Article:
In early 1979, the Victorian Railways started relettering all revenue bogie vehicles to a new standard 'Australia wide' lettering system. A hint of what was to come started in late 1978 when new ELX wagons were issued to traffic as 'VOCX'.
The new "National coding" as it was called was divided into four parts:
This was used to describe the owner, ie V for Victoria, N: New South Wales, etc
This indicated the type of vehicle. B=Boxvan, L=Louvrevan, O=open wagon, etc
This was used to segregate the different types with the same grouping of "Second letter". At the start of the coding the VR grouped all types by age and progressed from letter "A" onwards. This gave VLAA, VLBY, VLCX, etc.
For some traffic, the letter was used to indicate traffic type. N=Newsprint as in VLNX for example.
This letter indicated speed and bogie exchange capability plus bogie type if required.
A=low speed, non interchange bogies, X=high speed bogie exchange, Y=high speed, non interchangeable. As "Y" was mistakenly adopted, it was not until the late 1980's that the "Y" was changed to letter "F" to indicate the same thing.
The rolling stock relettering was applied to VR bogie freight stock between 1979 and about 1985. In theory, a five year maintenance cycle should have completed the task. At the time all vehicle were maintained on a five year workshop cycle.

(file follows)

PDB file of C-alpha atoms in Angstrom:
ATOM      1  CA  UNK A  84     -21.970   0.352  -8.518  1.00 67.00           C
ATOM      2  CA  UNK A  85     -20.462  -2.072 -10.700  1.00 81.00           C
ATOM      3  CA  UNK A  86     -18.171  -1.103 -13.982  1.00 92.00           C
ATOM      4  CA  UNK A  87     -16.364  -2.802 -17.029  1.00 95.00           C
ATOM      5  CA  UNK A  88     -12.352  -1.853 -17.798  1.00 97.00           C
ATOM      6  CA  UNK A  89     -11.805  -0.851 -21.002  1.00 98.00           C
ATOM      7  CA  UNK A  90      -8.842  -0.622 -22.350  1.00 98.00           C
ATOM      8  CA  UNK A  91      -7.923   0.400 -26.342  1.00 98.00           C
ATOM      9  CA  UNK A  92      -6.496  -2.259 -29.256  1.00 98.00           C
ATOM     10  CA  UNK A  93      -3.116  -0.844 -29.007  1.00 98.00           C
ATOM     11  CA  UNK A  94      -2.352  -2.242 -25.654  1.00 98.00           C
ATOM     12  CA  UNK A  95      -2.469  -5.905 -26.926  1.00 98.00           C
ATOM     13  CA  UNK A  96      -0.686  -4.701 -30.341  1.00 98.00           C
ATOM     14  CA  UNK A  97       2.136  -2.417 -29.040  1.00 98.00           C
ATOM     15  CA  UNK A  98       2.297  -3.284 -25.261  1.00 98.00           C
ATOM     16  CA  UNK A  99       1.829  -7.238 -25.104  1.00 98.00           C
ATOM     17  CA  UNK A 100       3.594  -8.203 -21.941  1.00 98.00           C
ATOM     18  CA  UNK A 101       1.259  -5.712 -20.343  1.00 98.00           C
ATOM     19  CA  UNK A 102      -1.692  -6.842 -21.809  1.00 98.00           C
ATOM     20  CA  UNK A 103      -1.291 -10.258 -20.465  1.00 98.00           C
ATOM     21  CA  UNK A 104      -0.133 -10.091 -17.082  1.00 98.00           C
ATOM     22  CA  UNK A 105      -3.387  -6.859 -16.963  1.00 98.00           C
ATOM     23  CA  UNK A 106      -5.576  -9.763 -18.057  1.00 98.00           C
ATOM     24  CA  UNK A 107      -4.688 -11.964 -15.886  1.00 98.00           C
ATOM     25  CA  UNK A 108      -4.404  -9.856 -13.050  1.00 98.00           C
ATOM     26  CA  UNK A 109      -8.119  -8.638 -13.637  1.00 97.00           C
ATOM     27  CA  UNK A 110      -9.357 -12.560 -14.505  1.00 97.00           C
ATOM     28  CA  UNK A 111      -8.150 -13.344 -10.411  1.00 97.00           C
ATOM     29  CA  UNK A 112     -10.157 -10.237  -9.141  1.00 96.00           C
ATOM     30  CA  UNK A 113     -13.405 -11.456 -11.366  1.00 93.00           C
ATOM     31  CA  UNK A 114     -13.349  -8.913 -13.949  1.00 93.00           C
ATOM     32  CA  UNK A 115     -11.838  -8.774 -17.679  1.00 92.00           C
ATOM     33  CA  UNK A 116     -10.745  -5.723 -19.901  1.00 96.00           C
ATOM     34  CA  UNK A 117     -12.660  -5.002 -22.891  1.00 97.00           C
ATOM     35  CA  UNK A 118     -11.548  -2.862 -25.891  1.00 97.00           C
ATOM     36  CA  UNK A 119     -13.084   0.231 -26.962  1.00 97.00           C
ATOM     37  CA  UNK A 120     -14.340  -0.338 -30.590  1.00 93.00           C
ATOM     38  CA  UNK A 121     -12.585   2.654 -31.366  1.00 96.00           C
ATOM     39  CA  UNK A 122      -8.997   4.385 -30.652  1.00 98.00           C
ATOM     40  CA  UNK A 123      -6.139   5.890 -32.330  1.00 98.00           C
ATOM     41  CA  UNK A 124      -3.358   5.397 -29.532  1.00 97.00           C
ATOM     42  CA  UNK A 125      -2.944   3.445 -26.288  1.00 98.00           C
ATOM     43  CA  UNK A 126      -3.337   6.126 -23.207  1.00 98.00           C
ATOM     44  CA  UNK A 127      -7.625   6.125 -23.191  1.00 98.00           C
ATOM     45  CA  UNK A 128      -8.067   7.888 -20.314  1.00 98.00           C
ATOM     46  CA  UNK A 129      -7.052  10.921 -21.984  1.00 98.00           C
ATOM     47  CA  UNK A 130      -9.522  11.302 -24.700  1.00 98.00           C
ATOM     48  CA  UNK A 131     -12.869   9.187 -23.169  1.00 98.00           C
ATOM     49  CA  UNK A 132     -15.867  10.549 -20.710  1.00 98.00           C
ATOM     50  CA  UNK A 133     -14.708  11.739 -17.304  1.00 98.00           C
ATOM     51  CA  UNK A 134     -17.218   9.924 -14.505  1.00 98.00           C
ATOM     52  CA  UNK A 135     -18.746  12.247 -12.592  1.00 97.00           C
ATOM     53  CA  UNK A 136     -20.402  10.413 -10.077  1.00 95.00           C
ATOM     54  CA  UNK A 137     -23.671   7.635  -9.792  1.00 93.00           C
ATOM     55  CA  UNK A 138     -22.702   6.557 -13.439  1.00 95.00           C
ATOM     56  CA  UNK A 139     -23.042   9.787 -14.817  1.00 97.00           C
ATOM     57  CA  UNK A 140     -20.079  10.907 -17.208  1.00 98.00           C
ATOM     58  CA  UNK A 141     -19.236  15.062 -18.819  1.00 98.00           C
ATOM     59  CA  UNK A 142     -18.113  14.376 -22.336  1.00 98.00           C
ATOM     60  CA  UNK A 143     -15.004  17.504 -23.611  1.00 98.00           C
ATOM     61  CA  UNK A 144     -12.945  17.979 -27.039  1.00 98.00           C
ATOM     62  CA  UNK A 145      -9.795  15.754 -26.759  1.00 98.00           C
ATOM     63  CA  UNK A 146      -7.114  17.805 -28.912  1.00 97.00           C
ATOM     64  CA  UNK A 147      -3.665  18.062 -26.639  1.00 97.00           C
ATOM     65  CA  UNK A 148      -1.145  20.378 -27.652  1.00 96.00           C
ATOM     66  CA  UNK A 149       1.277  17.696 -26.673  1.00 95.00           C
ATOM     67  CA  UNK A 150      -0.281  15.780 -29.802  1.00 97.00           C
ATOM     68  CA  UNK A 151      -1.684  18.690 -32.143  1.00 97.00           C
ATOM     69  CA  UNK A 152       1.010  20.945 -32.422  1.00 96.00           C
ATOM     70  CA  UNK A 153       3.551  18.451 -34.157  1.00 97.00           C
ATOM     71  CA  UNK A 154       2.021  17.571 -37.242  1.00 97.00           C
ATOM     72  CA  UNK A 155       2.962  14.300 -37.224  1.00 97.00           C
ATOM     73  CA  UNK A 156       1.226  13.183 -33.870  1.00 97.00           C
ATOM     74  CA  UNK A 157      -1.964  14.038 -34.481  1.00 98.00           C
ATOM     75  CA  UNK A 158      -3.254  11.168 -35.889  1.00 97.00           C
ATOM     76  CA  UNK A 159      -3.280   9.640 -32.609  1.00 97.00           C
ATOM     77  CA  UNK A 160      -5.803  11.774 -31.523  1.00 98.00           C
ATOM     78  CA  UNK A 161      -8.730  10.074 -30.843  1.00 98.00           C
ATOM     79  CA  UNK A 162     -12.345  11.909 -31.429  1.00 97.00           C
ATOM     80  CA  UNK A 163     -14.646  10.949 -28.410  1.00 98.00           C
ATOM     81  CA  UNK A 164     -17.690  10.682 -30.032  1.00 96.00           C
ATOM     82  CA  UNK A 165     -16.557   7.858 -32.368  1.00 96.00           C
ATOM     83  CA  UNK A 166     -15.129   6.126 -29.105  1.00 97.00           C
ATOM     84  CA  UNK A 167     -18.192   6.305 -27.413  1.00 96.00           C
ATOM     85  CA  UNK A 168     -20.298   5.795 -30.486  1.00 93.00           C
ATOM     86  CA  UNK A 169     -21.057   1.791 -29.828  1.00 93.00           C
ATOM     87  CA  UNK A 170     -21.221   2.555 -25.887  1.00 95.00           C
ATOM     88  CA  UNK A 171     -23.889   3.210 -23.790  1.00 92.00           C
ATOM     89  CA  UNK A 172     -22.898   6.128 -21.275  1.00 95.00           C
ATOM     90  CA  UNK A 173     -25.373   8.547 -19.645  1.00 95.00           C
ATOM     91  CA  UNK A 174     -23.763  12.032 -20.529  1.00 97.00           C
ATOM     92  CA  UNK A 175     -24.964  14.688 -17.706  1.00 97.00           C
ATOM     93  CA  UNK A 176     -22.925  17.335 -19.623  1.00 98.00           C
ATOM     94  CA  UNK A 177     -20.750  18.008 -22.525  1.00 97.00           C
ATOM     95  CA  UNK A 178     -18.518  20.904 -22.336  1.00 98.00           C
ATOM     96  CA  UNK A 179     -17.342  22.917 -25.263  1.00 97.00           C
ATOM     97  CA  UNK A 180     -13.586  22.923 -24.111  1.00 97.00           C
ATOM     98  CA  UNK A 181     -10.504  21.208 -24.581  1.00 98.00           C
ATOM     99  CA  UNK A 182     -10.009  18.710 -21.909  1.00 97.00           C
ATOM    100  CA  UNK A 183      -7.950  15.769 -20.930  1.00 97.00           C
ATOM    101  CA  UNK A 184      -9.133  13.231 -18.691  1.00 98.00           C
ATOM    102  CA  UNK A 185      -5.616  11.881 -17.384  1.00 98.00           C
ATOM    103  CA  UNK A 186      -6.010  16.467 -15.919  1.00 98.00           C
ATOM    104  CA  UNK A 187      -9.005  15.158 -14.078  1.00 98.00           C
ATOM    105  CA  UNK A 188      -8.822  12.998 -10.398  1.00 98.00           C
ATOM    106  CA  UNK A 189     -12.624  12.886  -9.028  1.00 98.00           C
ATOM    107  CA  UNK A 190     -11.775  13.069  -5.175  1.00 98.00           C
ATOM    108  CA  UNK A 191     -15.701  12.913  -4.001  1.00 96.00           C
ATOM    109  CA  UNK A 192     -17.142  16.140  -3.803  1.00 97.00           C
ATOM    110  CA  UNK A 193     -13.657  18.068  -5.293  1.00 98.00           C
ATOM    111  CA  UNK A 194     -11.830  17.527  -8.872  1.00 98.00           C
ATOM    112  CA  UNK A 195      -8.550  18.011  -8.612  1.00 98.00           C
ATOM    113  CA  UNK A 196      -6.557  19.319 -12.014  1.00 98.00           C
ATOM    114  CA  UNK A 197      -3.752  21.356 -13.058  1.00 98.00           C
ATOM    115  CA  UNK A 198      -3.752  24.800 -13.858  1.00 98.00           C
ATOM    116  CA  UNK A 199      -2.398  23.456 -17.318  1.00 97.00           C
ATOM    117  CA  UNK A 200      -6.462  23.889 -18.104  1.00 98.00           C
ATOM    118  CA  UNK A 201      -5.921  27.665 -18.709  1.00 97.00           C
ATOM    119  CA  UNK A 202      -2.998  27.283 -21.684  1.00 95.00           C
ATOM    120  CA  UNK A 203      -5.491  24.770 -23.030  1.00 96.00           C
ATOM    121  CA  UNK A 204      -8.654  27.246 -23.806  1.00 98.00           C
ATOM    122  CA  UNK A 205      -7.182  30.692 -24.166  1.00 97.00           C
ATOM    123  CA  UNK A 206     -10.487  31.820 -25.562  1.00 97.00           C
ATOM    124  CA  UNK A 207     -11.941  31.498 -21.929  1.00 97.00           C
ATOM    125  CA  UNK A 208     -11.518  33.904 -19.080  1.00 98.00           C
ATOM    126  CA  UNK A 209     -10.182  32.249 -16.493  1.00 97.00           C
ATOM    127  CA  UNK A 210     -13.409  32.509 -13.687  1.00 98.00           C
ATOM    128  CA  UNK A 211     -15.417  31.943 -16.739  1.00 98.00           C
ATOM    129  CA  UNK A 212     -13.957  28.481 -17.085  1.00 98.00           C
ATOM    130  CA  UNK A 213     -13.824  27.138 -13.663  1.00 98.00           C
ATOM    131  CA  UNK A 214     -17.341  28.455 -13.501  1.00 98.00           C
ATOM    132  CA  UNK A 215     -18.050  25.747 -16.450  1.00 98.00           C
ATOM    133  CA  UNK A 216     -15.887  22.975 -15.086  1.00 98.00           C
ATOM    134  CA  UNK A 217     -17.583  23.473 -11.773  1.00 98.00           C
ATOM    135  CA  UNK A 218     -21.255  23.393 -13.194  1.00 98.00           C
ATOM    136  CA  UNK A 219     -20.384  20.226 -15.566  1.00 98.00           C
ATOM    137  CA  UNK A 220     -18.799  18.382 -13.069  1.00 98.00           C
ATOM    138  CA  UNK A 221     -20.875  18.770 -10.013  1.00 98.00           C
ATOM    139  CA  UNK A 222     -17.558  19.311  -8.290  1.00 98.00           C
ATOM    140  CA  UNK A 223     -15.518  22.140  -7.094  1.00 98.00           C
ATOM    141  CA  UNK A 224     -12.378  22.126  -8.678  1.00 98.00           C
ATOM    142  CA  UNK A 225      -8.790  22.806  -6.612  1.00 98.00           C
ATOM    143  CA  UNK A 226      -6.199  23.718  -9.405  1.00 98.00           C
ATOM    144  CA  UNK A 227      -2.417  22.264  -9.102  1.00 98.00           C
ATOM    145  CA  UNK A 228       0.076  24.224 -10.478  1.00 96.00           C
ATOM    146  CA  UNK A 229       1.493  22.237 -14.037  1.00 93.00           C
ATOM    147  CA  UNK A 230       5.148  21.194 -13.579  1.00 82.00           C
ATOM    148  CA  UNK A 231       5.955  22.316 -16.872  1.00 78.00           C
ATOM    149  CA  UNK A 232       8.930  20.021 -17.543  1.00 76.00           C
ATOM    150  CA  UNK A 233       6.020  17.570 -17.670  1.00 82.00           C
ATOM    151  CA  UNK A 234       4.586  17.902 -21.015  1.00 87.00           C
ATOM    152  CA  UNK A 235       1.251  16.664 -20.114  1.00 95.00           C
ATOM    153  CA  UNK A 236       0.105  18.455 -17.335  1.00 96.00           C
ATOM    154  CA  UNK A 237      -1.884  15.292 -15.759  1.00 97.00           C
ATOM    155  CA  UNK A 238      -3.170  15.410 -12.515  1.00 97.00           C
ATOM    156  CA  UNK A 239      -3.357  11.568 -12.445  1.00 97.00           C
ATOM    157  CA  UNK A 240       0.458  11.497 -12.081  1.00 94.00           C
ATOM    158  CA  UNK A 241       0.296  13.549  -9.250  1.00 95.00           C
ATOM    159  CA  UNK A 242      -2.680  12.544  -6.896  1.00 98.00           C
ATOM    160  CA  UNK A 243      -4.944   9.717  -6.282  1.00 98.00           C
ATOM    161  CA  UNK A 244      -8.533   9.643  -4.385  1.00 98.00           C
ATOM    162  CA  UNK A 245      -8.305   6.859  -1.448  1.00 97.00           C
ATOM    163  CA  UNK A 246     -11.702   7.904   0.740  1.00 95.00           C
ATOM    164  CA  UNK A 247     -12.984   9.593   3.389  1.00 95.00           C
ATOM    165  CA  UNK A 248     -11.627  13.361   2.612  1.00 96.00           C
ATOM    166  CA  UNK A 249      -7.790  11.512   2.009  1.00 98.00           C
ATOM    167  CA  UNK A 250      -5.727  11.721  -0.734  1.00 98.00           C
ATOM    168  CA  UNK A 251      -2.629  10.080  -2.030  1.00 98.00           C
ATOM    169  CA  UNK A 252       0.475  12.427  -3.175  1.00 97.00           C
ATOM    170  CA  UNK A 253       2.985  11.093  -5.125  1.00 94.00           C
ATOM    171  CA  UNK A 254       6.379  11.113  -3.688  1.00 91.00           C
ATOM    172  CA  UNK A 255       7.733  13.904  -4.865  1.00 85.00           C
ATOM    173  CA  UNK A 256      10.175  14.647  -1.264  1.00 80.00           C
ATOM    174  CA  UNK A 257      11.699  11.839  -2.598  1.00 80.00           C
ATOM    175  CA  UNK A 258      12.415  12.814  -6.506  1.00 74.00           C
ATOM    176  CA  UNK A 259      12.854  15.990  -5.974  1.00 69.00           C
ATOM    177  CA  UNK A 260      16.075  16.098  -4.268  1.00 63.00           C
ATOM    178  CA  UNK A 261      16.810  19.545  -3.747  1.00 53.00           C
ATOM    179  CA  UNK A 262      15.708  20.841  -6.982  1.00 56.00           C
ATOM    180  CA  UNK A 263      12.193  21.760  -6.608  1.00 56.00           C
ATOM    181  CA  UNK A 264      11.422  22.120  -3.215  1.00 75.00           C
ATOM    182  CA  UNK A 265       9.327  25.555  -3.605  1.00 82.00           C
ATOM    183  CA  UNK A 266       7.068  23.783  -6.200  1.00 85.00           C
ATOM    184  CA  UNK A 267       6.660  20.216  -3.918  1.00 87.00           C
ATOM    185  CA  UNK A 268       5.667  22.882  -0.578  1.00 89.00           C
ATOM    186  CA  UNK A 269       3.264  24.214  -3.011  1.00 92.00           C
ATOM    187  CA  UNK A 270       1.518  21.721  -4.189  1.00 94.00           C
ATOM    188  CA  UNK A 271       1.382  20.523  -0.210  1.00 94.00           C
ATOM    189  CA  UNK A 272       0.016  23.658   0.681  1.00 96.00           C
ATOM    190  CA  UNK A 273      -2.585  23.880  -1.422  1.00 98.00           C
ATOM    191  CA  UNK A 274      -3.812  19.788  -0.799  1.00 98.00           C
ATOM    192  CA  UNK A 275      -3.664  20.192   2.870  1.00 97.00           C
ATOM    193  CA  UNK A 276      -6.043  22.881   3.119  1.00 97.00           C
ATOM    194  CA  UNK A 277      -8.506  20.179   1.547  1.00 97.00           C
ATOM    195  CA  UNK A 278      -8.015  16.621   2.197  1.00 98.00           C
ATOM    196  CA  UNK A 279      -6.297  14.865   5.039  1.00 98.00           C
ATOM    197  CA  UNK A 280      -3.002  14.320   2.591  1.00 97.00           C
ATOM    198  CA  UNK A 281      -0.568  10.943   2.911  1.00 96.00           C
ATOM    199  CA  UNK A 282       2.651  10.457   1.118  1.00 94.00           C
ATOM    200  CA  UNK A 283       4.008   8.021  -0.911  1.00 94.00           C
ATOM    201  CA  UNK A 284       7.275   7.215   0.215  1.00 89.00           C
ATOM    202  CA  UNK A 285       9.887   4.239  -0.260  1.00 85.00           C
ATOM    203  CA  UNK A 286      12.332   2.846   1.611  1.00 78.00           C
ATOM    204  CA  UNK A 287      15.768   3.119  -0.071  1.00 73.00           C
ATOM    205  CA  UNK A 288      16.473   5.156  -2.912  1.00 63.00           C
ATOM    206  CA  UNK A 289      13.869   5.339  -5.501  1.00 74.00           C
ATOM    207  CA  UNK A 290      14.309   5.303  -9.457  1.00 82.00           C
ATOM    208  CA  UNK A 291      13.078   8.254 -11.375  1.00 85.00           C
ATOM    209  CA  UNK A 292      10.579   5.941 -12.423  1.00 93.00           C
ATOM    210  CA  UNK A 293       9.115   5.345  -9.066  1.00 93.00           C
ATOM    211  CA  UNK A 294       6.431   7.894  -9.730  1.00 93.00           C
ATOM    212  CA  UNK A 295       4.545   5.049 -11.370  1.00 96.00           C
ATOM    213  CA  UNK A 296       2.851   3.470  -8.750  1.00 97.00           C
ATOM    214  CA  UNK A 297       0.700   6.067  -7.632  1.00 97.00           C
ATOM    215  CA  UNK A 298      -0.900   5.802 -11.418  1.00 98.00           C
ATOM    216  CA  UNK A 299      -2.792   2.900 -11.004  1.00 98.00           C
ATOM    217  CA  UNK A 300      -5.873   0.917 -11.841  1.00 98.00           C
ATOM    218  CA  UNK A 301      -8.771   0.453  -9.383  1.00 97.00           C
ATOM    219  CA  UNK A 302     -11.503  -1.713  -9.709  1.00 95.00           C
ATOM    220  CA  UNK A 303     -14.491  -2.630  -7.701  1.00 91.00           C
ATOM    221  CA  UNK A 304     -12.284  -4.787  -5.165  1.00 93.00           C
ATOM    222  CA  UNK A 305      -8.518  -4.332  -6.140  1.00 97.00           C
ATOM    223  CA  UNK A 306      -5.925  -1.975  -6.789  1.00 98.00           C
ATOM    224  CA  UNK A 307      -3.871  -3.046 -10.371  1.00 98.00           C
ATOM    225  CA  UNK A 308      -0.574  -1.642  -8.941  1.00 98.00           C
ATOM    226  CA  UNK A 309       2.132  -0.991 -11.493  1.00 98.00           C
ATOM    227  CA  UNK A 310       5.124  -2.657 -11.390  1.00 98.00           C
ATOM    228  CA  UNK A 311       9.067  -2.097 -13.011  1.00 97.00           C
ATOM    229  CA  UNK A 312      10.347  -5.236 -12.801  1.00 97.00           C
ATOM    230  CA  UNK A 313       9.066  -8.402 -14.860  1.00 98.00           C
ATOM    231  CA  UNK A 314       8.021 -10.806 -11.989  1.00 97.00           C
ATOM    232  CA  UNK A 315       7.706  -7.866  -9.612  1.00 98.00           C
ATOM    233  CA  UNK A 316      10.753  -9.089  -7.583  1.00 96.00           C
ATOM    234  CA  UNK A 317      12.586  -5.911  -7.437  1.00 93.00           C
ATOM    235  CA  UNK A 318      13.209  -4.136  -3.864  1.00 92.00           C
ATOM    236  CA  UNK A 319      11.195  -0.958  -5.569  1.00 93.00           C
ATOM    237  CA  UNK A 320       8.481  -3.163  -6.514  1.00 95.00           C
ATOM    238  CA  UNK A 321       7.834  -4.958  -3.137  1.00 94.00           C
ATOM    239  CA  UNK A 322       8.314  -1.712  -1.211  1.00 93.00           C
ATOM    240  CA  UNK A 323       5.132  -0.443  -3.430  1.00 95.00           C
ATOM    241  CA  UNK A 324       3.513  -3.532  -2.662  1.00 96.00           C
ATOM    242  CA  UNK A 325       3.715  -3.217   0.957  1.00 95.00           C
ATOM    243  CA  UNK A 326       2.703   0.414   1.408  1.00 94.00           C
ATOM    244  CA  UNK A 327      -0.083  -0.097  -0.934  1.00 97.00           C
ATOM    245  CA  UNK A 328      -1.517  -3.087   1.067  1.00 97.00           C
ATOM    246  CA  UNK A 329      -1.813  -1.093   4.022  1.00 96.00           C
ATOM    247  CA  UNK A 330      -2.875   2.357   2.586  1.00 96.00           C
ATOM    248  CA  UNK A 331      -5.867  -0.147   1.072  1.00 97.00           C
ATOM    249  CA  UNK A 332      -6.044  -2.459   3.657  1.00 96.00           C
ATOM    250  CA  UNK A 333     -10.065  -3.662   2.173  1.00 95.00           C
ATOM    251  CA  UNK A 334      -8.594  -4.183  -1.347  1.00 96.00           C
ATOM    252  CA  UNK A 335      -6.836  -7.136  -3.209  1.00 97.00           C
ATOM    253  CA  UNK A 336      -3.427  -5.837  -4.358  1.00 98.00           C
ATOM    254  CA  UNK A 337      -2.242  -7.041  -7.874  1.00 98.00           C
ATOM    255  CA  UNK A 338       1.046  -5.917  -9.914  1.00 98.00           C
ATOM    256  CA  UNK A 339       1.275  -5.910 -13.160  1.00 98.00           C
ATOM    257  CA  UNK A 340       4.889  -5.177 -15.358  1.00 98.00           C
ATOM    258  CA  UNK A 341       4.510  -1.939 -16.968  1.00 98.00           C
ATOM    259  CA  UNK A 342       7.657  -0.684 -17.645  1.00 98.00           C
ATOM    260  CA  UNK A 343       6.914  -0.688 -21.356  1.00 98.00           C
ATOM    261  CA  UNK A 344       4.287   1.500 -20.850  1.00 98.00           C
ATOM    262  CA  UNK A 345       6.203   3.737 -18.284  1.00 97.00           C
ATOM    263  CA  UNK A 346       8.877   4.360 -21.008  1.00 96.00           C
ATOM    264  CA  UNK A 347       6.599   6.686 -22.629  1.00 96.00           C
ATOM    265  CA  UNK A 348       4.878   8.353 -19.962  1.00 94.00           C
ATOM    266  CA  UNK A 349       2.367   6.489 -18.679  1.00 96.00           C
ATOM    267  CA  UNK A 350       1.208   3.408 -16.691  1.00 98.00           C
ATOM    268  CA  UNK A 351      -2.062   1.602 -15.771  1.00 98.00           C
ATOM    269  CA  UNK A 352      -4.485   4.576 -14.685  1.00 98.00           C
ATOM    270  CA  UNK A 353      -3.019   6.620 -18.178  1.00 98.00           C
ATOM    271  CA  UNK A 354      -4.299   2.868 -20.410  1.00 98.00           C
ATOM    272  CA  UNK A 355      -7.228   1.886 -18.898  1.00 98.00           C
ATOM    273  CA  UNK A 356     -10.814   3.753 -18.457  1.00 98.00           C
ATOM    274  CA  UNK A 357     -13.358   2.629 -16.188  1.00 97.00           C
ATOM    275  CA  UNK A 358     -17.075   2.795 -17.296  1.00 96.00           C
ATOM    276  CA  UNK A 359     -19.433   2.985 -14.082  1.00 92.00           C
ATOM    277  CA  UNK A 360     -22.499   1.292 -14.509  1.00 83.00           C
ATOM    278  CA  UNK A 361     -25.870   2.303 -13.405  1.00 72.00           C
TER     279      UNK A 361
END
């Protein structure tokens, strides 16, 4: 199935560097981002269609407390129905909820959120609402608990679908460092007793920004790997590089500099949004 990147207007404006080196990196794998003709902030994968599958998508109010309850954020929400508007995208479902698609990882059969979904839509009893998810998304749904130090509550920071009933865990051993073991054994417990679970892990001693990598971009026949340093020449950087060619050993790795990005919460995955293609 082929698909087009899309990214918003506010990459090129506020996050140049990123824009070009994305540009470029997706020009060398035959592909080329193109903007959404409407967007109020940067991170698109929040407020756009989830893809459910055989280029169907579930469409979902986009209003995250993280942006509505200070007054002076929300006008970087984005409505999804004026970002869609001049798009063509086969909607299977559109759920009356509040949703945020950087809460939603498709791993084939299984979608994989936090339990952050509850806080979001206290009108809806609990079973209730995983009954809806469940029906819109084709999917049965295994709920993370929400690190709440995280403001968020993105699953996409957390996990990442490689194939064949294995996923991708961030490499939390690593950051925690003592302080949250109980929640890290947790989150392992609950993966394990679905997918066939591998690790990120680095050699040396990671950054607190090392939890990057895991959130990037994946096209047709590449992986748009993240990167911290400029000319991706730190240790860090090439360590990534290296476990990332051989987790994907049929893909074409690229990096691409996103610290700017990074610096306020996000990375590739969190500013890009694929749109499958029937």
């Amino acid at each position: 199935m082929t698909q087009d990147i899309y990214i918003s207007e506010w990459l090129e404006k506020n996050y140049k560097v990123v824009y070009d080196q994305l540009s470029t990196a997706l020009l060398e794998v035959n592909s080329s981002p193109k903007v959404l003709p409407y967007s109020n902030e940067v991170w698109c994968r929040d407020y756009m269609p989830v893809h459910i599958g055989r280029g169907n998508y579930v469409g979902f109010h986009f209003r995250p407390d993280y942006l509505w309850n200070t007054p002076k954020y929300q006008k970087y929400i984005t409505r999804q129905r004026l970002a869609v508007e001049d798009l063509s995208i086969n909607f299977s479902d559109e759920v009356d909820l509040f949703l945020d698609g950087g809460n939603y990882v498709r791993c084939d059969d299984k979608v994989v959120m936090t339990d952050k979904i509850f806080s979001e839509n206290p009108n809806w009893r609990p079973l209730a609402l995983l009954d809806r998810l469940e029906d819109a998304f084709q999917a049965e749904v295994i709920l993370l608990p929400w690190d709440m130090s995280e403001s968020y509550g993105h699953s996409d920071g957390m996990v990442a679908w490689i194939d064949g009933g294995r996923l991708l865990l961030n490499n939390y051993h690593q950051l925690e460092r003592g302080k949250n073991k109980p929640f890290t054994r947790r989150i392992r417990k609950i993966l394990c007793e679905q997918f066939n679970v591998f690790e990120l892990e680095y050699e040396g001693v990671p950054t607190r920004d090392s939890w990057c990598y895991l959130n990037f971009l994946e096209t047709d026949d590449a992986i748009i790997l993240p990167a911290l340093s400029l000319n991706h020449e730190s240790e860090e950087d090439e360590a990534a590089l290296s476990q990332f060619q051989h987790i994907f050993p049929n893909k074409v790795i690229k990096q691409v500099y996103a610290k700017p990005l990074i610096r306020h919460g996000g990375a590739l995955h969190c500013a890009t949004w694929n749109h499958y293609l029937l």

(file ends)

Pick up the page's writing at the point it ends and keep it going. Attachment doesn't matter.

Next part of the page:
In the lead up to this event there were many rumours. But correspondence unearthed from 1970 in recent times revealed more and shed some light on past information.
In 1970, the VR were to build some high capacity wagons. Some code suggestions at the time include the four letter "National Coding" designation. Recoding was planned for back then.
In the late 1970s when QMX were under construction, the designation was planned to add the "V" as required when recoding took place, ie to VQMX.
The mystery mentioned was about South Australian codes. In the late 1960's a lot of South Australian Railway codes were four letters with the first letter "S". There was never any explanation why. In light of the 1979 events, it seems that there were moves from the 1960's to introduce a form of "National coding". This must have met with State resistance and that South Australia was the only railway to start the project.
File m1979m compiled by Peter J. Vincent, updated 28/3/2008